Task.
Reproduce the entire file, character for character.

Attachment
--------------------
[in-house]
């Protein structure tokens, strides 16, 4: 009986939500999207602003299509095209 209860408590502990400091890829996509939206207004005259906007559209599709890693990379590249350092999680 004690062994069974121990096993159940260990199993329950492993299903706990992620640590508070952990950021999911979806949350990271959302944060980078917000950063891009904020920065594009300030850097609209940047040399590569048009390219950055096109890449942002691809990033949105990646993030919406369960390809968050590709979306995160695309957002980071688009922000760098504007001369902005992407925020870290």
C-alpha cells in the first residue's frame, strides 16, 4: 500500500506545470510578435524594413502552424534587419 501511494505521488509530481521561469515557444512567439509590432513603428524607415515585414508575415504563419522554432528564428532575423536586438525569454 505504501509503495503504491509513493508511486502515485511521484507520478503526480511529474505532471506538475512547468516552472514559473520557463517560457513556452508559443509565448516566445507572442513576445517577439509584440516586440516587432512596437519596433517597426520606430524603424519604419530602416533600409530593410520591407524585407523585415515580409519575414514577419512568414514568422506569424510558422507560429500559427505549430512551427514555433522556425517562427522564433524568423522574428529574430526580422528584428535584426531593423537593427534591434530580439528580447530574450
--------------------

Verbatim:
[in-house]
């Protein structure tokens, strides 16, 4: 009986939500999207602003299509095209 209860408590502990400091890829996509939206207004005259906007559209599709890693990379590249350092999680 004690062994069974121990096993159940260990199993329950492993299903706990992620640590508070952990950021999911979806949350990271959302944060980078917000950063891009904020920065594009300030850097609209940047040399590569048009390219950055096109890449942002691809990033949105990646993030919406369960390809968050590709979306995160695309957002980071688009922000760098504007001369902005992407925020870290």
C-alpha cells in the first residue's frame, strides 16, 4: 500500500506545470510578435524594413502552424534587419 501511494505521488509530481521561469515557444512567439509590432513603428524607415515585414508575415504563419522554432528564428532575423536586438525569454 505504501509503495503504491509513493508511486502515485511521484507520478503526480511529474505532471506538475512547468516552472514559473520557463517560457513556452508559443509565448516566445507572442513576445517577439509584440516586440516587432512596437519596433517597426520606430524603424519604419530602416533600409530593410520591407524585407523585415515580409519575414514577419512568414514568422506569424510558422507560429500559427505549430512551427514555433522556425517562427522564433524568423522574428529574430526580422528584428535584426531593423537593427534591434530580439528580447530574450